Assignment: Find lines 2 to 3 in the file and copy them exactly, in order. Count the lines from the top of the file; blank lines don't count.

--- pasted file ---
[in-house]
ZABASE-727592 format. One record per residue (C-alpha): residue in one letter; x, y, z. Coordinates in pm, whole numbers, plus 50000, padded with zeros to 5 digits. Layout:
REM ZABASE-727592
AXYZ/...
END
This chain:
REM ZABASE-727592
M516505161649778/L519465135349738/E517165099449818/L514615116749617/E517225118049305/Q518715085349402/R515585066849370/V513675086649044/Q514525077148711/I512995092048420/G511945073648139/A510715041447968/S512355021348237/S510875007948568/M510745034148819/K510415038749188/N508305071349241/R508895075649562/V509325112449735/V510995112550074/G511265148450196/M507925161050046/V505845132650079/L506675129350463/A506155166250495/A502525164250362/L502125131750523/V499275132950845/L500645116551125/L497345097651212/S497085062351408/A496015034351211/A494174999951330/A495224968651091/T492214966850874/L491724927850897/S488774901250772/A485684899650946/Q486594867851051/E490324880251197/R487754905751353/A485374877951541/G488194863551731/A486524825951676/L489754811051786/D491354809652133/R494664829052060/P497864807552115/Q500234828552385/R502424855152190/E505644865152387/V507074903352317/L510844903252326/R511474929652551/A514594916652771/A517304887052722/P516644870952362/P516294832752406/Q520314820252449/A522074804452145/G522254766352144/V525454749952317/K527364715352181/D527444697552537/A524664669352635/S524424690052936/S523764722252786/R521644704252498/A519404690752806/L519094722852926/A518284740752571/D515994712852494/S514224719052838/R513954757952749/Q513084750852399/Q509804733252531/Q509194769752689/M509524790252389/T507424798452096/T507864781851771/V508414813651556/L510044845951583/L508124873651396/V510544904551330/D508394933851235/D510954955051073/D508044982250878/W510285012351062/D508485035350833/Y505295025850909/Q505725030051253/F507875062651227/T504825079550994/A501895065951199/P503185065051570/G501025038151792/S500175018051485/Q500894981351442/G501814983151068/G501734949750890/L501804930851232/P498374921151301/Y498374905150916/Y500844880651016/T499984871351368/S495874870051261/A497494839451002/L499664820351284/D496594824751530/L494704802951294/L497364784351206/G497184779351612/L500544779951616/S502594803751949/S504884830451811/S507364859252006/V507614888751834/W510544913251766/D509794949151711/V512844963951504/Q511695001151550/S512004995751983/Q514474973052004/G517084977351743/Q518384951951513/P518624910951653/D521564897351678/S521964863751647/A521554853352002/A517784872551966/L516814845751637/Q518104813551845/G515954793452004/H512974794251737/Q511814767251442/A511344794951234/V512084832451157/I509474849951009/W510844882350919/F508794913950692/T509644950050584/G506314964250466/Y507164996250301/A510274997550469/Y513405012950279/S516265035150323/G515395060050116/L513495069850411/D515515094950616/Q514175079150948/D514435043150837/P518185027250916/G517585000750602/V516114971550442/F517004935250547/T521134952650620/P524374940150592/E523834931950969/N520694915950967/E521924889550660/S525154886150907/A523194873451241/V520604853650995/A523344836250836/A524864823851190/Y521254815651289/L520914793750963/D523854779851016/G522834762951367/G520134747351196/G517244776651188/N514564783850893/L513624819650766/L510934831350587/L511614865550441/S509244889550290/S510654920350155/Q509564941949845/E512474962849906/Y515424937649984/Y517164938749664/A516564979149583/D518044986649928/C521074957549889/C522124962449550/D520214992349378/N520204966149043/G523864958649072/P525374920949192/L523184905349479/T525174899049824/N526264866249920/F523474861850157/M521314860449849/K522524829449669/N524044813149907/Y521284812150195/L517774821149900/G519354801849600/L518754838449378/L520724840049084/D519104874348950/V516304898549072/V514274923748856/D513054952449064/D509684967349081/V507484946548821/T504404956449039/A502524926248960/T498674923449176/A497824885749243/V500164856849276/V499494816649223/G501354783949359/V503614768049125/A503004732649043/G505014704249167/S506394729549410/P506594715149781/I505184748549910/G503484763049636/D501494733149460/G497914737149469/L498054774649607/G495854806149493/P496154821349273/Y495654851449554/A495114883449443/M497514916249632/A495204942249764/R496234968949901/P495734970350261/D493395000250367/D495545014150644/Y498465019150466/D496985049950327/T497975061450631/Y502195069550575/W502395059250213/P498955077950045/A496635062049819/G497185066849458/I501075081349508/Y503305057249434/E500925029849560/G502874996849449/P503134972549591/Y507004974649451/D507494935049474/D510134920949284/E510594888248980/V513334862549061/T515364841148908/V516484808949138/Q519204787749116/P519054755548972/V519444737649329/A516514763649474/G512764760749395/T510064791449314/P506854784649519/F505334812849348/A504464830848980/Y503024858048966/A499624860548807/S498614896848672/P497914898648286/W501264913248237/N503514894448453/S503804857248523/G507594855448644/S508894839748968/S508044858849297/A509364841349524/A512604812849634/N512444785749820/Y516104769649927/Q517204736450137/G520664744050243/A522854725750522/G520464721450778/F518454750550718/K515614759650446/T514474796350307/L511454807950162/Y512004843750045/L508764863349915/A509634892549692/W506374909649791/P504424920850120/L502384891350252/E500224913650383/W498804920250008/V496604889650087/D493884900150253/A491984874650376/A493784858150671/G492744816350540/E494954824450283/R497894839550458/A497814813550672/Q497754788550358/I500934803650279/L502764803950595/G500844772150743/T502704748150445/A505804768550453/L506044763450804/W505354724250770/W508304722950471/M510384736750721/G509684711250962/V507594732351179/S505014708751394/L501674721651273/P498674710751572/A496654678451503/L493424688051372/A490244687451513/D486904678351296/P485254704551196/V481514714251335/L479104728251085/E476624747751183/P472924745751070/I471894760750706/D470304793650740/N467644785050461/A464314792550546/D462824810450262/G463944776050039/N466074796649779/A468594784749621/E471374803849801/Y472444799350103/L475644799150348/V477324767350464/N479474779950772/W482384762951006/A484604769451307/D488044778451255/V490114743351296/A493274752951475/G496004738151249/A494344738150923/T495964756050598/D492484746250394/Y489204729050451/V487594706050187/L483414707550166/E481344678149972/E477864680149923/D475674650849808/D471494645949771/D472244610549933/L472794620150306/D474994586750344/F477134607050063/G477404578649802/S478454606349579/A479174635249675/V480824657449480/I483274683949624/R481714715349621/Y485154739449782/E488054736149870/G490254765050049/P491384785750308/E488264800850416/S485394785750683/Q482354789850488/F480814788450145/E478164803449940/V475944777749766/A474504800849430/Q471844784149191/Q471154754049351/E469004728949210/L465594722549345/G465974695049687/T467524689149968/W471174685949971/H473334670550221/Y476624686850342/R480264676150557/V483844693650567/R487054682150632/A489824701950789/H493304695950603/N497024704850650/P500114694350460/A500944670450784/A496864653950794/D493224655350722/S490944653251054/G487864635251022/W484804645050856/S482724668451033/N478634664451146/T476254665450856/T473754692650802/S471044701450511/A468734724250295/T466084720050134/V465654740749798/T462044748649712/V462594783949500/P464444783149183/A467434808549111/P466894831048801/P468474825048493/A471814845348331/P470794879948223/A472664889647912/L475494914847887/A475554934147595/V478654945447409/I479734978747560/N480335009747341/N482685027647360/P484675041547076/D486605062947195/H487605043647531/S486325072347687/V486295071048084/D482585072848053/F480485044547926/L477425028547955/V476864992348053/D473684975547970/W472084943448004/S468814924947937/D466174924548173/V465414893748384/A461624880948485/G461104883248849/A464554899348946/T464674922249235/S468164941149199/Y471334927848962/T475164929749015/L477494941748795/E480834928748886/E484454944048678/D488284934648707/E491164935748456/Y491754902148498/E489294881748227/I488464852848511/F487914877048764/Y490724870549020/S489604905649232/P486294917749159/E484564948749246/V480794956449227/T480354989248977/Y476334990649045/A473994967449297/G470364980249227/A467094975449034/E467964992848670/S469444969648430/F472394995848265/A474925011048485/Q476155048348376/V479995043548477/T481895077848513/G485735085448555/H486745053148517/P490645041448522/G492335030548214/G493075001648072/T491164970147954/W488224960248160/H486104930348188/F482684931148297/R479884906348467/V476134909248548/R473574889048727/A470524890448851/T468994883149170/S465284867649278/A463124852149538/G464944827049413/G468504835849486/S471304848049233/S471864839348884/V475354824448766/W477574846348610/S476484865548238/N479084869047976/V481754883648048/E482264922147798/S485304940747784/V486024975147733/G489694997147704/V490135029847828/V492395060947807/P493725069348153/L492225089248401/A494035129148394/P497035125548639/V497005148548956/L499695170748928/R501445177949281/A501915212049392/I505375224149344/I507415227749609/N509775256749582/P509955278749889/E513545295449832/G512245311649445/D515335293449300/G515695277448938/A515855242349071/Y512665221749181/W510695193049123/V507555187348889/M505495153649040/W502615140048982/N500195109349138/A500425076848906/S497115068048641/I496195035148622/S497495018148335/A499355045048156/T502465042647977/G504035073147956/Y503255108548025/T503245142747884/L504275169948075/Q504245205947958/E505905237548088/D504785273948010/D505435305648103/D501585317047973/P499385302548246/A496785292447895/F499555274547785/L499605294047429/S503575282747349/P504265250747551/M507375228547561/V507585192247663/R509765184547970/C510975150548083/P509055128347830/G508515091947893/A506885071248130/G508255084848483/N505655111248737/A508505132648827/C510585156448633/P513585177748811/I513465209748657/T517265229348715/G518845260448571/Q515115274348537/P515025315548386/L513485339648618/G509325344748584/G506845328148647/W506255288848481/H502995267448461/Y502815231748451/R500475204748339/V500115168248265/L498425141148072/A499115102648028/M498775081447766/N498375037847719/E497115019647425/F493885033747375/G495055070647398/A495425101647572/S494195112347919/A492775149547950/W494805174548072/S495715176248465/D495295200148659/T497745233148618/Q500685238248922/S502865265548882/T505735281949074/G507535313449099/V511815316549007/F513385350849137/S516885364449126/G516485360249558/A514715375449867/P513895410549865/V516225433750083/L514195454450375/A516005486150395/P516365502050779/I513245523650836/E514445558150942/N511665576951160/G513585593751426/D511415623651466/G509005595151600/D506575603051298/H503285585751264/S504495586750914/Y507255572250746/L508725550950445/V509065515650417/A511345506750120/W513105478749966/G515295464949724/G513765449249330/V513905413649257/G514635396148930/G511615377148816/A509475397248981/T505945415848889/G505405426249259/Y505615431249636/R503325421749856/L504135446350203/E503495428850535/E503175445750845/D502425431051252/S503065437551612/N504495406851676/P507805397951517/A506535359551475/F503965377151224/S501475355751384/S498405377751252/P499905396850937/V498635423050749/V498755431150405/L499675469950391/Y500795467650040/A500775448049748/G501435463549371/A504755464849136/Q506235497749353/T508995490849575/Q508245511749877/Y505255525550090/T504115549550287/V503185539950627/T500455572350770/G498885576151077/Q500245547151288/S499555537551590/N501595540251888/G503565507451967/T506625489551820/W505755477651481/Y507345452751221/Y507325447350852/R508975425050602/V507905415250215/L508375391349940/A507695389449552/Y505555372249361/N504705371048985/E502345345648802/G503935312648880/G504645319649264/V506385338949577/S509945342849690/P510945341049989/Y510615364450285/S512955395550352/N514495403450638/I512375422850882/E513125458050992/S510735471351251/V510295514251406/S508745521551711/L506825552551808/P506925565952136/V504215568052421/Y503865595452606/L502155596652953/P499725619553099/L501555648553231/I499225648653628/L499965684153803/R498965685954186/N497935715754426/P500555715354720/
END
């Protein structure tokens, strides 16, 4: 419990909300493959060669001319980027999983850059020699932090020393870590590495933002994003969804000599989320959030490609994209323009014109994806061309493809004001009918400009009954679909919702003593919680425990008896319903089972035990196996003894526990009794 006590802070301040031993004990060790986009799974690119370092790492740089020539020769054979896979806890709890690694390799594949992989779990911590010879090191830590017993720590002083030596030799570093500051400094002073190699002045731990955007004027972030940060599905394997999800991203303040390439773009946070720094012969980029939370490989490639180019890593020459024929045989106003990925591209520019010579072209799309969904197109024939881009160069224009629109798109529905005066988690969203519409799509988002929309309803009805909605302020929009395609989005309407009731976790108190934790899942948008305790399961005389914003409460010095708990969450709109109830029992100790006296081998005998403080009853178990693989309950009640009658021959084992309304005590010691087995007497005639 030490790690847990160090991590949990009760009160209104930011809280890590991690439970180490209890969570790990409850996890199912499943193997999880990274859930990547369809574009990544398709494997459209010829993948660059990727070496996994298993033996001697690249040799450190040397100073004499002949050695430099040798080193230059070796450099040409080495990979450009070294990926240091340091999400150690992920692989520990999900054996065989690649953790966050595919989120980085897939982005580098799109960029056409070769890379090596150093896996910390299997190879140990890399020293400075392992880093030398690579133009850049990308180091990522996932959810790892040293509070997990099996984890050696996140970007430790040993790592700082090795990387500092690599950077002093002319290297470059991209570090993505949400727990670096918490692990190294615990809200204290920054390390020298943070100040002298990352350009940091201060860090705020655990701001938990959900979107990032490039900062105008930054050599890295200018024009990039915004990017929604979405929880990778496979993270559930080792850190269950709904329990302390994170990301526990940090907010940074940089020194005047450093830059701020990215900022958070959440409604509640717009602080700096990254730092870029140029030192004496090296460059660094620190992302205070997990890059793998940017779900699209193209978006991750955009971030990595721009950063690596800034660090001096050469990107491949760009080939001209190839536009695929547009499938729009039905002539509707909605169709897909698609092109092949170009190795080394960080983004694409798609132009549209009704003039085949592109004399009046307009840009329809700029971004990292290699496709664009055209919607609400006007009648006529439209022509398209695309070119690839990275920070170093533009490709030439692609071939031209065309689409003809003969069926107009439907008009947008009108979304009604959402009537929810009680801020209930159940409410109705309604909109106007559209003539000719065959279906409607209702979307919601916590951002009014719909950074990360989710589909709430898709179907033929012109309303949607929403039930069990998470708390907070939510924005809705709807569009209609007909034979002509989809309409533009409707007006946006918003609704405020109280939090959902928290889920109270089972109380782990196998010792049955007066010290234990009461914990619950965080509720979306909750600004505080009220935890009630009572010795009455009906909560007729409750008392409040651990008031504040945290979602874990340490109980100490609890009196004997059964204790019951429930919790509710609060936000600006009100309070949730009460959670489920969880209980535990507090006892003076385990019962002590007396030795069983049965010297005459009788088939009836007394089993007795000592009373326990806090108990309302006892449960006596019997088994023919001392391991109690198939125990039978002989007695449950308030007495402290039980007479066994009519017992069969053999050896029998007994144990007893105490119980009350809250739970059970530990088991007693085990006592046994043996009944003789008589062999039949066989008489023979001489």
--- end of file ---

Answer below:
ZABASE-727592 format. One record per residue (C-alpha): residue in one letter; x, y, z. Coordinates in pm, whole numbers, plus 50000, padded with zeros to 5 digits. Layout:
REM ZABASE-727592